MRF Share Price in 1990

What was the MRF share price in 1990 – is a question we get asked often.

It’s a story of a grandson inheriting ₹ 130 crore from his Dadaji, which made this topic popular.

A few years ago, a video from ‘Zee Business’ went viral – where a small investor had 20,000 shares of MRF – which his grandfather had purchased in 1990.

The current value of the shares would be ₹ 157,60,00,000 – i.e 157.6 crore.

The current price of each MRF share is ₹ 78,800.

Check out the video before we get into more details:

So how much was the MRF stock price in 1990?

There isn’t much clarity over this as historical data before 1995 is very limited.

However, a chart from Business Today quotes the price as ₹ 11 per share in April 1993.

MRF Share Price Chart
MRF Share Price and Chart from 1993 – 2019. The current share price as on 11th July 2020 is 65,000 per share.

This is a staggering chart, which shows the power of compounding. And the power of buying good companies and holding them for long periods of time – irrespective of stock price movement.

Bull markets and bear markets don’t matter for such companies.

The stock has seen the following crashes:

  • Harshad Mehta Scam in 1992.
  • The Dot-Com bubble which coincided with the 9/11 attack.
  • The financial crisis of 2008.
  • And also the current Coronavirus led market crash.

Even though the share hasn’t given returns in the last 3 years, it has sustained well – even though other mid cap companies have crashed by 50-70% from the highs of 2017.

MRF (full form Madras Rubber Factory) doesn’t have a history of stock split or bonus shares – so it’s safe to assume it could be the first Indian company to cross ₹ 1,00,000 per share in the next few years.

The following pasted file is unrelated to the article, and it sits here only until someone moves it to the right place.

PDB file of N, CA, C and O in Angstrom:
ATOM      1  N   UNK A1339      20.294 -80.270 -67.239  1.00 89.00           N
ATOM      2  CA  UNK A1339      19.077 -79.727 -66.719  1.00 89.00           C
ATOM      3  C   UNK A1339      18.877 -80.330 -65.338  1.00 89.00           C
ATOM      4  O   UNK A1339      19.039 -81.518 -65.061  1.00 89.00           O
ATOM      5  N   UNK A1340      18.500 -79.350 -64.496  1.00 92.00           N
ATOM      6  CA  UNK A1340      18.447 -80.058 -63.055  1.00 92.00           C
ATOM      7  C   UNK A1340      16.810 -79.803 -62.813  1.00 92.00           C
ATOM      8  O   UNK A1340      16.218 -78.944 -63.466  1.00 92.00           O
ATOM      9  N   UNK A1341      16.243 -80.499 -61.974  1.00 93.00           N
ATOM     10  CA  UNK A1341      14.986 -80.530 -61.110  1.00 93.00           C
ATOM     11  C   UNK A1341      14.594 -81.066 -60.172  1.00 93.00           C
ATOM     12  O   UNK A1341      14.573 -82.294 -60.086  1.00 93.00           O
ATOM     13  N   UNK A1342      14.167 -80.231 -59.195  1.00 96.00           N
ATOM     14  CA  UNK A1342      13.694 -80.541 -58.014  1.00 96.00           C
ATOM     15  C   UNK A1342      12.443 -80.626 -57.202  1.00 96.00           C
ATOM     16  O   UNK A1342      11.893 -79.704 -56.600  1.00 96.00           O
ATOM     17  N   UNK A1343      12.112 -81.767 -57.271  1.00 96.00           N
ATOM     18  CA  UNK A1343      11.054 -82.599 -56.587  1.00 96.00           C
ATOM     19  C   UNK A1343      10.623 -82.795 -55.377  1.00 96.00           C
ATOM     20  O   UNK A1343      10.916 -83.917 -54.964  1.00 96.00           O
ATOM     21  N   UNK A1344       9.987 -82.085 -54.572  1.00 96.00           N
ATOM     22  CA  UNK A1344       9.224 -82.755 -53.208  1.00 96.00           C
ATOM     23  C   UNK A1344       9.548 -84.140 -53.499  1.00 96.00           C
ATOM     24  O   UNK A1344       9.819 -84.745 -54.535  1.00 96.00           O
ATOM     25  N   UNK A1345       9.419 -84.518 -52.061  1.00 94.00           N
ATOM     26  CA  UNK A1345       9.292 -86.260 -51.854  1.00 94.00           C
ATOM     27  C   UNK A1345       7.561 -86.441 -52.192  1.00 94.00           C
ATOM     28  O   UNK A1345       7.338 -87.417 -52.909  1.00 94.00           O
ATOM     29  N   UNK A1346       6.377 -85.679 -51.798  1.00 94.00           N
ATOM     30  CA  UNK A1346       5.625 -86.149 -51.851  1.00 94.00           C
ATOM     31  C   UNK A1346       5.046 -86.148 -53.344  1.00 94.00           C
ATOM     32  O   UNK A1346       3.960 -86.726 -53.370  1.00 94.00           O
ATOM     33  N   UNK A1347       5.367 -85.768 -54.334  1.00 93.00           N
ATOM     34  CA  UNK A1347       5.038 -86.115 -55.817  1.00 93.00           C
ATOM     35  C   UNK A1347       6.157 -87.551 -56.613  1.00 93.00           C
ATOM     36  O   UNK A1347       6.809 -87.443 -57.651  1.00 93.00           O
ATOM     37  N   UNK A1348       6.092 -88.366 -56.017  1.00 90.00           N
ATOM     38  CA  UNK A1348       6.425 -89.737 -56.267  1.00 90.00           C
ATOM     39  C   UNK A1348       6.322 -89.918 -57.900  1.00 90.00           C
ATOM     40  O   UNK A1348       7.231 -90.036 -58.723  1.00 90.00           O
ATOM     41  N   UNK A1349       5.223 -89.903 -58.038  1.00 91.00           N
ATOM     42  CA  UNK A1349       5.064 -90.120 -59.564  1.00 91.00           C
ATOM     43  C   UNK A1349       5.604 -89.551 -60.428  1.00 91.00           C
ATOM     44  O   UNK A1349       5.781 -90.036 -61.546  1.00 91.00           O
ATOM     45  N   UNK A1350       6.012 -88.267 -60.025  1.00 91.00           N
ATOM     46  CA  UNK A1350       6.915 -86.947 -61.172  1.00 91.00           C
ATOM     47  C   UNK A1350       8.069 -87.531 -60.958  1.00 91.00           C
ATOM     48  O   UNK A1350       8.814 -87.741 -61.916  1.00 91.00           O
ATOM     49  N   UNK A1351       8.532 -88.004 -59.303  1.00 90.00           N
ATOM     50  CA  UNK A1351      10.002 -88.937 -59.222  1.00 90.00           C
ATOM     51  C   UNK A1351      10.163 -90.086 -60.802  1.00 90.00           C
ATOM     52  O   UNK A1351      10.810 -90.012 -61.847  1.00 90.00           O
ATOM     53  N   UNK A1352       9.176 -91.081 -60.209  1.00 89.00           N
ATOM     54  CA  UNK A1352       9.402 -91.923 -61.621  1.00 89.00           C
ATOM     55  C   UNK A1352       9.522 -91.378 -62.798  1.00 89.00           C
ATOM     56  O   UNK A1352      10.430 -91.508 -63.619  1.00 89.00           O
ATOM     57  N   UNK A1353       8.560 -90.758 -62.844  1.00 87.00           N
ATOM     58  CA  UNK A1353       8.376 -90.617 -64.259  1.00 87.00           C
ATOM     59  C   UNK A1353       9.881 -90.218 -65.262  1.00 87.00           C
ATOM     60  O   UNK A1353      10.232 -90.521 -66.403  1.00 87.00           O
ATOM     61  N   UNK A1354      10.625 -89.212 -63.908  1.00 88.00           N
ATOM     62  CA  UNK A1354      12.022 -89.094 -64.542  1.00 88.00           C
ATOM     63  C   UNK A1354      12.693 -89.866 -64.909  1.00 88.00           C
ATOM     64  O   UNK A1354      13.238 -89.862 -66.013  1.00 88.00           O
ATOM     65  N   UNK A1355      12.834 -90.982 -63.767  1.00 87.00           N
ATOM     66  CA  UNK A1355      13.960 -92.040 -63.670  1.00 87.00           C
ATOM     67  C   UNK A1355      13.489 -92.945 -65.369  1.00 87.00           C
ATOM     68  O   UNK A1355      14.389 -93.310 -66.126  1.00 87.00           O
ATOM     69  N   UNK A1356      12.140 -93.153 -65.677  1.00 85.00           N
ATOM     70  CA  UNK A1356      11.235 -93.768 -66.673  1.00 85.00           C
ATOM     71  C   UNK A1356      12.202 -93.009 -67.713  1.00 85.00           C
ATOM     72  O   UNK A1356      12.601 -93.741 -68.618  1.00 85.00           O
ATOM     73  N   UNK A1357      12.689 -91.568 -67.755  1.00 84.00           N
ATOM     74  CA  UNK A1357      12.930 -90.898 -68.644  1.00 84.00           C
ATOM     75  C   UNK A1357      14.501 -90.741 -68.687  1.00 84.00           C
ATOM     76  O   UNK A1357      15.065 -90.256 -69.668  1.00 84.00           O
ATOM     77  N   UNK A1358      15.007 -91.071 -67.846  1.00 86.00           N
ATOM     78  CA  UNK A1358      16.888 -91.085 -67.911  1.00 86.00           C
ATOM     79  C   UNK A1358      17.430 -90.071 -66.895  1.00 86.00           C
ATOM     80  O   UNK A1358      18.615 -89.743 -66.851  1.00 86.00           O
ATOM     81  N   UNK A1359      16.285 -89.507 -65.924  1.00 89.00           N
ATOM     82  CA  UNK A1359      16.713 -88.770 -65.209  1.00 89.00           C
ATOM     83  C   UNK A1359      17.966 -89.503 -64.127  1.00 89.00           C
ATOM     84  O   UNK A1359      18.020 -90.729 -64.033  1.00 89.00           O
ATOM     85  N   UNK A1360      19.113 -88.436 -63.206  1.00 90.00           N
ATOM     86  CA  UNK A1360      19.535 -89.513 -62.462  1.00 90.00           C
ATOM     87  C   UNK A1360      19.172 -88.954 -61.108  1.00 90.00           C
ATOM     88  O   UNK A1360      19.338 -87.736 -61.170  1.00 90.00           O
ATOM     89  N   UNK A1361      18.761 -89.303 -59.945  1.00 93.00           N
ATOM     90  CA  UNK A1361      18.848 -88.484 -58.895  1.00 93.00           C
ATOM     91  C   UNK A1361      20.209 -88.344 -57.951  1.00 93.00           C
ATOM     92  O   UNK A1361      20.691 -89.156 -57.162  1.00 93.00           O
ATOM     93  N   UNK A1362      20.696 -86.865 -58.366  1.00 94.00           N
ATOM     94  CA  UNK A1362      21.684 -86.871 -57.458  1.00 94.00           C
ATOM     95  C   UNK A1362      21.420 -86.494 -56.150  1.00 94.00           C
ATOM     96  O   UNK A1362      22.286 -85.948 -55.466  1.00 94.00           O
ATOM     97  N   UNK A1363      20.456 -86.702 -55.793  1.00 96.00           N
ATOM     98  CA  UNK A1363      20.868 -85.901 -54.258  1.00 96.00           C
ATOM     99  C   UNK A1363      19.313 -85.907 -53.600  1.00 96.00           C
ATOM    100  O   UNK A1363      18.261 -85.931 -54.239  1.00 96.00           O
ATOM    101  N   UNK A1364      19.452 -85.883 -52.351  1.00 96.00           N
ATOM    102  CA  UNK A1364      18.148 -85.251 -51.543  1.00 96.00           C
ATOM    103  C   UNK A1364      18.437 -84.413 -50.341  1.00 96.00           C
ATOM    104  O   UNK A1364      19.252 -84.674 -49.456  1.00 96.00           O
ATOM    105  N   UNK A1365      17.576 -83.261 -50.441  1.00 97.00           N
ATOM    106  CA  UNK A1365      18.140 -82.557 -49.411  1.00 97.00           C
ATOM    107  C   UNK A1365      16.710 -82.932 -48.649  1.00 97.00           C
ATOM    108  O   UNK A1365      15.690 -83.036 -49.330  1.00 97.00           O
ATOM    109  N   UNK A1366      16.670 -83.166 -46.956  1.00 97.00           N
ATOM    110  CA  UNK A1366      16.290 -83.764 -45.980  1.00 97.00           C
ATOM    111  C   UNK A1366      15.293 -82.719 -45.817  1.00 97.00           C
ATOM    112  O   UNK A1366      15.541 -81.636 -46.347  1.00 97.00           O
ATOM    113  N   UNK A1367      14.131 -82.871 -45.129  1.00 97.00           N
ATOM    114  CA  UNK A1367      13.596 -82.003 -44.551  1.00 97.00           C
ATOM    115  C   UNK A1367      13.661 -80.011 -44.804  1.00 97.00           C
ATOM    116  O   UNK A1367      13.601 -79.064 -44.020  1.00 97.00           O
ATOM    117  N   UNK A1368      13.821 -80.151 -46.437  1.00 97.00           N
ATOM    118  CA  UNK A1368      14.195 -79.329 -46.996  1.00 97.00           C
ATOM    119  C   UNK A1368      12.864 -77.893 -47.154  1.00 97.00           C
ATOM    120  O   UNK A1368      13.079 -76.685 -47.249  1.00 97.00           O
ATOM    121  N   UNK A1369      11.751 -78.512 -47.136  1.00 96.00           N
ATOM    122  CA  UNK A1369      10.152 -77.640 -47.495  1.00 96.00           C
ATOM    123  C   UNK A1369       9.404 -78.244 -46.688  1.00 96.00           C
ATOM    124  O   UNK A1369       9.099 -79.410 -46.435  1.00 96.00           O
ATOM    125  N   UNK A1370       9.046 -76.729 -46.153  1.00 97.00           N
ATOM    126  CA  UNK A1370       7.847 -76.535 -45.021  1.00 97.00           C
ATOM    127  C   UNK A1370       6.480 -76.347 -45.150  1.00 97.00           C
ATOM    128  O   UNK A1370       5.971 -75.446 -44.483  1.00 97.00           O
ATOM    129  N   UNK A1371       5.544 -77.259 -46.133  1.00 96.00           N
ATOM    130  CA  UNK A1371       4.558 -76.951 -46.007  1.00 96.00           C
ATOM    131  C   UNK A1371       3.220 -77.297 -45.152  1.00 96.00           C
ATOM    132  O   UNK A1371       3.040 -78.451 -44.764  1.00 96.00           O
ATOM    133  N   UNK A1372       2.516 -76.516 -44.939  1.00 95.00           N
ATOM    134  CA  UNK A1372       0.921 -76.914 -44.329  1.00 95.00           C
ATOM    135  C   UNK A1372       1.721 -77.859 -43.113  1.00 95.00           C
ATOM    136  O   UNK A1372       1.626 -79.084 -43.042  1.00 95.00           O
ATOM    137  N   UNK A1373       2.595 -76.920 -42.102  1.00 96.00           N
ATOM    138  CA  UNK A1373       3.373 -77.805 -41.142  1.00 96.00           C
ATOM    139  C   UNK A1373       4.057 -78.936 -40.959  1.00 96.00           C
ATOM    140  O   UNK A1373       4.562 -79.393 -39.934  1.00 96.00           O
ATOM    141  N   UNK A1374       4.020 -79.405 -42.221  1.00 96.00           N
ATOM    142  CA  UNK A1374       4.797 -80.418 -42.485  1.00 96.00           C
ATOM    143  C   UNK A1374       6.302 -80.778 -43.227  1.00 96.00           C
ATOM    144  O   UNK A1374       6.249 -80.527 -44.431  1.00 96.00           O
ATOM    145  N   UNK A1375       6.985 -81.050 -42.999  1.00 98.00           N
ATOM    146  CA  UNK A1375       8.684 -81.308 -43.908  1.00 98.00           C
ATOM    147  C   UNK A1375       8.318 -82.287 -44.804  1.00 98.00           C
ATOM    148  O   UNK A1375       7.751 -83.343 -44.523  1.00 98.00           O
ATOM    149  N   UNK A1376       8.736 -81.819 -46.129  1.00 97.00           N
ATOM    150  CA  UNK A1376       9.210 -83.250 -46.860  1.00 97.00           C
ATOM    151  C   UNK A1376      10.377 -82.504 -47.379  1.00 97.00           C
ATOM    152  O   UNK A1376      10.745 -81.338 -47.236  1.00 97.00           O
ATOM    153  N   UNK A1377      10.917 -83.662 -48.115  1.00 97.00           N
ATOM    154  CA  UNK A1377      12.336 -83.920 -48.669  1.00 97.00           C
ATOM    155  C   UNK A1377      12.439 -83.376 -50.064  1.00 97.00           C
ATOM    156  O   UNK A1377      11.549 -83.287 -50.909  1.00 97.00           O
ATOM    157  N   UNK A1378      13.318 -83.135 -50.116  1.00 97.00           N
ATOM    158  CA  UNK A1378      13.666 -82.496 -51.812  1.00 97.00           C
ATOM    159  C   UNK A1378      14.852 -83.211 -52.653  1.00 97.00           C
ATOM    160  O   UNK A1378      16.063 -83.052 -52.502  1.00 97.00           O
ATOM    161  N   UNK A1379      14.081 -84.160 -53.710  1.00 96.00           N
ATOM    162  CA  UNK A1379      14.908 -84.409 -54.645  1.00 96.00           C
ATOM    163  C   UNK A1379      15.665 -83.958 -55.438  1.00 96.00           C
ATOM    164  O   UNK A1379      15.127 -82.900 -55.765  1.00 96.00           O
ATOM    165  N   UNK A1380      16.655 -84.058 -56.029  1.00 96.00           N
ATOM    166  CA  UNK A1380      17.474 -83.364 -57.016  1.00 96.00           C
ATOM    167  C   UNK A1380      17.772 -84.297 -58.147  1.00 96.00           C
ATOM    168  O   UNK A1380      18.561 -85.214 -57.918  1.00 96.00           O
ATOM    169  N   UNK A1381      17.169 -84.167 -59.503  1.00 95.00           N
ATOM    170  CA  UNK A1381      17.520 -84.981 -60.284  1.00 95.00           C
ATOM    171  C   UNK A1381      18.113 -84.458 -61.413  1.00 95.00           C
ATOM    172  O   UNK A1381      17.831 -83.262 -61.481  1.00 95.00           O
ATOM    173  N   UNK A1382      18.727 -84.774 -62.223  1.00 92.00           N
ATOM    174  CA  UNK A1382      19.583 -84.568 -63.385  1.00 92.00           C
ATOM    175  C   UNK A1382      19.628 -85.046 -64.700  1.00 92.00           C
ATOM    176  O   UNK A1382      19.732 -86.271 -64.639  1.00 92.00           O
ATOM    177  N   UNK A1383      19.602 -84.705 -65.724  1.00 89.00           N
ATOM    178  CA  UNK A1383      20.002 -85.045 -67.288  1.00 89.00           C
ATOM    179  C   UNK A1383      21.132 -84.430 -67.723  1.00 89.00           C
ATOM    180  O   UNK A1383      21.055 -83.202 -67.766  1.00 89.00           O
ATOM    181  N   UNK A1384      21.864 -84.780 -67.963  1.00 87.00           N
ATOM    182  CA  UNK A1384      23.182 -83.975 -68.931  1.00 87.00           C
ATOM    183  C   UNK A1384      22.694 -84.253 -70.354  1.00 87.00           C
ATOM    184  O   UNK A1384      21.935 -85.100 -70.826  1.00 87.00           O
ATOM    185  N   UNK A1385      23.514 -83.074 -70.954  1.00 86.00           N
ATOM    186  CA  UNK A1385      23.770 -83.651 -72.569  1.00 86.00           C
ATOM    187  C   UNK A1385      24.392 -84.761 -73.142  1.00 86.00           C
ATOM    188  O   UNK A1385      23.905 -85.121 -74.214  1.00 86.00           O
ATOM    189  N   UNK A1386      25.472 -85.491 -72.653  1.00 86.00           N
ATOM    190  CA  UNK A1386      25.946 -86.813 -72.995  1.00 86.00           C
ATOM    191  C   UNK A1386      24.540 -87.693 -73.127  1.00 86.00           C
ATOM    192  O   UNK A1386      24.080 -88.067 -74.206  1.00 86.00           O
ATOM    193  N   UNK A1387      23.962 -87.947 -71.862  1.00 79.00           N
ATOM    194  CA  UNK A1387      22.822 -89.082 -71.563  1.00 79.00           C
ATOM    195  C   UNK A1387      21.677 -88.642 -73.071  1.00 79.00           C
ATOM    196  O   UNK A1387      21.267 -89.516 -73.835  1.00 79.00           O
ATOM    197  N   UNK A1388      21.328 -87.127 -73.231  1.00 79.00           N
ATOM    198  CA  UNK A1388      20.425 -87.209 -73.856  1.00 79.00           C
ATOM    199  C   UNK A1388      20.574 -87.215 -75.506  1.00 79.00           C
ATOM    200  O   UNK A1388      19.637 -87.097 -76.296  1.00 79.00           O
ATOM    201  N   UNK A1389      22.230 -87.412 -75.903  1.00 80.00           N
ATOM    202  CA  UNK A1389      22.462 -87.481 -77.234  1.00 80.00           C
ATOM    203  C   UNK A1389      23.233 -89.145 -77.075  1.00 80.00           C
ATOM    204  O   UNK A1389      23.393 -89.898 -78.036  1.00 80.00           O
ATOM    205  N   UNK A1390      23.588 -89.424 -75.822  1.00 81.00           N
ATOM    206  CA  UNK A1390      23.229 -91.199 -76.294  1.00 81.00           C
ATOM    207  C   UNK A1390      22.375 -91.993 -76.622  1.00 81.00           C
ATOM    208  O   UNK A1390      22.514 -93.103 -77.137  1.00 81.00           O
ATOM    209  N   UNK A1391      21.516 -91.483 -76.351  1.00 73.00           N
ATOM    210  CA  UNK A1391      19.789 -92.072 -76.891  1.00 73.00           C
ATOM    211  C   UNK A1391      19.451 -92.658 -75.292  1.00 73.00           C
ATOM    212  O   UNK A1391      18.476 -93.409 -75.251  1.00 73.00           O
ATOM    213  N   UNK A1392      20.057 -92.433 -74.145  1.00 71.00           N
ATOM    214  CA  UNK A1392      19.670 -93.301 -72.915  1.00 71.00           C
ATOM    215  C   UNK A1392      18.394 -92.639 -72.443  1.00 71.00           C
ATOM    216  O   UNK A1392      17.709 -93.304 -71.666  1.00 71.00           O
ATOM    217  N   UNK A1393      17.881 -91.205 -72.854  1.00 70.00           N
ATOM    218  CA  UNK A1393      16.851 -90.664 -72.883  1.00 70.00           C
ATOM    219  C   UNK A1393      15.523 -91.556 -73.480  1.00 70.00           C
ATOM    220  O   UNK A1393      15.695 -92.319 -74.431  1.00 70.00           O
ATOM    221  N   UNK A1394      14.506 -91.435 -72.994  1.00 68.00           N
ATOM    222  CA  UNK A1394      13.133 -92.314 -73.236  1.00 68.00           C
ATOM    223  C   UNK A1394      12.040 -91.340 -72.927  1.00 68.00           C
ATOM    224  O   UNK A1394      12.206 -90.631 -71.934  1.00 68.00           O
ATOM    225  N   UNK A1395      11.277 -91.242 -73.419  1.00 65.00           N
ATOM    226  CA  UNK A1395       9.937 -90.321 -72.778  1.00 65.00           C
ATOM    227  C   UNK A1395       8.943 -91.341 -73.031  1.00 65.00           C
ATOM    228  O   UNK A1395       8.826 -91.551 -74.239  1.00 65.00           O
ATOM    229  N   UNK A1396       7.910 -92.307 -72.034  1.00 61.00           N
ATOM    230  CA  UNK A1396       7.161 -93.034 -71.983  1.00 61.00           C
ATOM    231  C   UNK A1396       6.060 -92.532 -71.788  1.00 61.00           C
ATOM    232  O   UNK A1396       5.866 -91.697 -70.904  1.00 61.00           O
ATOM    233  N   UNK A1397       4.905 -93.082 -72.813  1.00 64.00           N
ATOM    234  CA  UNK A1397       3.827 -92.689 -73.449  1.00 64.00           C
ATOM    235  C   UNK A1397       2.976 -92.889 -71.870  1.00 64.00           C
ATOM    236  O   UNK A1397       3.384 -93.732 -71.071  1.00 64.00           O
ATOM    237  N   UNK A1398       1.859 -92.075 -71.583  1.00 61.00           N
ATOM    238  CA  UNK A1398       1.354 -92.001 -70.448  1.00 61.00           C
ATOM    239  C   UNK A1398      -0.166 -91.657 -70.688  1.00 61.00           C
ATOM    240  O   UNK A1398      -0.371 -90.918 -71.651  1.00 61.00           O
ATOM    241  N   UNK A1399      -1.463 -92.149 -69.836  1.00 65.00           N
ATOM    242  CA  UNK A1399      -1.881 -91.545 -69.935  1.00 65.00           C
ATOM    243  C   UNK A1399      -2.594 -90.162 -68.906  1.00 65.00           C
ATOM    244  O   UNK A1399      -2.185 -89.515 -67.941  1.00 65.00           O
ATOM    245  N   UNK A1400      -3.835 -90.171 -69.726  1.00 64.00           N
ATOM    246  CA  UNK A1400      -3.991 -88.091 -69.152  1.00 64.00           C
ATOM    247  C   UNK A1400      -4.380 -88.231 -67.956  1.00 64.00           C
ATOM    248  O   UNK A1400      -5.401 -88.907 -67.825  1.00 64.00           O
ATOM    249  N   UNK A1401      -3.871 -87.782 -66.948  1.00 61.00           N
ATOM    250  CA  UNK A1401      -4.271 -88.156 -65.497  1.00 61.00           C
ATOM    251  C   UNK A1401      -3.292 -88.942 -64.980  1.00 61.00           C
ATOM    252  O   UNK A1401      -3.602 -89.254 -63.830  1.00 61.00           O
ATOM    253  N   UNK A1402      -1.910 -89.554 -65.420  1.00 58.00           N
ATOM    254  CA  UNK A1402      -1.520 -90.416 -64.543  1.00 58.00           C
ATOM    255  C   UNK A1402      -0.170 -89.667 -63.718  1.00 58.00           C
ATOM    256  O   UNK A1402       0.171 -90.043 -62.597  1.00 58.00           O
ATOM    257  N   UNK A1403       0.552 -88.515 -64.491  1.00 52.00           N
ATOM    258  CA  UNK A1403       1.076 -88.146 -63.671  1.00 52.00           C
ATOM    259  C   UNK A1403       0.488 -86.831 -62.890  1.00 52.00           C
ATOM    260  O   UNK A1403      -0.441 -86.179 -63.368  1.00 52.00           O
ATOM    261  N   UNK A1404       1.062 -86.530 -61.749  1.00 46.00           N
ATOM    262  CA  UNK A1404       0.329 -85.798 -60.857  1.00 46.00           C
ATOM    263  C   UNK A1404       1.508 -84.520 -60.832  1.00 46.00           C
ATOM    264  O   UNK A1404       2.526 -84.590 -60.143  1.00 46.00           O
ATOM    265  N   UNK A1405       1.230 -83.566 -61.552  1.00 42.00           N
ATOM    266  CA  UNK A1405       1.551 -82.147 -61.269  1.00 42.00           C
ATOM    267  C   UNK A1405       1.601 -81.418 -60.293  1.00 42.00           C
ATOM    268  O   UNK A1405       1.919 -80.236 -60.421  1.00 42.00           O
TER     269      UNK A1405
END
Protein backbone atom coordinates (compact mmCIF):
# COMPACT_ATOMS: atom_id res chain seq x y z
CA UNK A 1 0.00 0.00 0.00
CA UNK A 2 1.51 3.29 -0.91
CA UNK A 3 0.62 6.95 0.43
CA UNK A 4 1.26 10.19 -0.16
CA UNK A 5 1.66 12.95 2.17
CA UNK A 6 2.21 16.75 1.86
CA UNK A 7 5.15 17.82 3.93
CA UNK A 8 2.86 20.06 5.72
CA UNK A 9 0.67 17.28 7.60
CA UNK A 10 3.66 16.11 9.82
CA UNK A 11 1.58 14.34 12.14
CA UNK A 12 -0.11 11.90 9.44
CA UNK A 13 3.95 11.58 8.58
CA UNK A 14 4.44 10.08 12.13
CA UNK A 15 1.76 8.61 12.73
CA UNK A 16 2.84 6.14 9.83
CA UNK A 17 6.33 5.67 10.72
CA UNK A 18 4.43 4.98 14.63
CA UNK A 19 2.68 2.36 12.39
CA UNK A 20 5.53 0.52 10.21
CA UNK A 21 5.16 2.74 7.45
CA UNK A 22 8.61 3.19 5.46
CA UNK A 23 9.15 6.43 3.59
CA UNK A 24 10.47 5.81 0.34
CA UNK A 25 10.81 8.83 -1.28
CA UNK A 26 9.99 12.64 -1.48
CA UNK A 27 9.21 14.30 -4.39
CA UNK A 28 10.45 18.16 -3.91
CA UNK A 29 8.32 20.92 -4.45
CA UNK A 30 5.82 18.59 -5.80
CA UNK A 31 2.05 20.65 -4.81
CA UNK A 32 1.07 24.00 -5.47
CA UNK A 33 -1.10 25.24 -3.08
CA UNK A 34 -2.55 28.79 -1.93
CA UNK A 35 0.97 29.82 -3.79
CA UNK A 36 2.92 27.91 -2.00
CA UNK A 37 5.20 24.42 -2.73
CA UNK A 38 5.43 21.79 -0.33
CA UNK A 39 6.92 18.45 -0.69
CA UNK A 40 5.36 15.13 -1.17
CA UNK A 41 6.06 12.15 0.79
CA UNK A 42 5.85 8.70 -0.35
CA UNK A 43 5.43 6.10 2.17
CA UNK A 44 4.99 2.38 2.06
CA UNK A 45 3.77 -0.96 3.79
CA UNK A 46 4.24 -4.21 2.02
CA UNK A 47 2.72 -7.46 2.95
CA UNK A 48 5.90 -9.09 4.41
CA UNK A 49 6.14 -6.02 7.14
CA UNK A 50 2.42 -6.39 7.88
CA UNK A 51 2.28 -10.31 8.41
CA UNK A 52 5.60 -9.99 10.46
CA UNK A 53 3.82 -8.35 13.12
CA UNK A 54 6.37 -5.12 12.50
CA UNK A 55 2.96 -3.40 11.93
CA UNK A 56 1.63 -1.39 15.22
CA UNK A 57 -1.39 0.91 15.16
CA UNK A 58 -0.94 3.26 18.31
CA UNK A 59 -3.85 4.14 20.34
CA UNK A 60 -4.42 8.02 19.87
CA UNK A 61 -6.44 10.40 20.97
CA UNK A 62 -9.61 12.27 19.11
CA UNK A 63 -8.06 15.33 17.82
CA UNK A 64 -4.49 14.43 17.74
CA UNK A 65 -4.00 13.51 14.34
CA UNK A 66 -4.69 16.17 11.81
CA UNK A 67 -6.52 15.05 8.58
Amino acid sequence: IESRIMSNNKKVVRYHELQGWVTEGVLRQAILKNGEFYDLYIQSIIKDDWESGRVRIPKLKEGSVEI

MRF Share Price in 2000

Let’s say you were too young to start investing in 1990 or 1991. Back then, even the NSE didn’t exist.

So, let’s get closer in time.

The share price of MRF in January 2000 was ₹ 2530 per share. This was before the Dot-com bubble burst.

When the market crashed in 2000 – 2001, MRF crashed to a low of ₹ 401 per share on October 17 2001.

That’s a staggering 83% crash in just 18 months.

In other words, if you invested 1 lakh in MRF in January 2000, the value of the 42 shares you’d be having would be just 17,000.

However, if you sold anywhere near the lows, regret would be immense as the stock continued to rise.

MRF Stock Price Timeline:

  • March 2005 – Crossed ₹ 3000
  • October 2006 – Crossed ₹ 4000
  • October 2007 – ₹ 5000
  • October 2007 – ₹ 6000
  • October 2007 – ₹ 7000
  • October 2007 – ₹ 8000
  • September 2010 – ₹ 9000
  • March 2012 – ₹ 10000
  • May 2013 – ₹ 15000
  • December 2013 – ₹ 20000
  • September 2014 – ₹ 25000
  • September 2014 – ₹ 30000
  • January 2015 – ₹ 40000
  • September 2016 – ₹ 50000
  • March 2017 – ₹ 60000
  • June 2017 – ₹ 70000
  • April 2018 – ₹ 75000
  • April 2018 – ₹ 80000
  • January 12 2021 – ₹ 85000
  • January 20 2021 – ₹ 90000
  • January 21 2021 – ₹ 95000
  • February 11 2021 – 98599.95 (All Time High – Just short of 1 lakh)

That’s the staggering journey of MRF in the last two decades.

There is an important learning in the list above, if you look closely.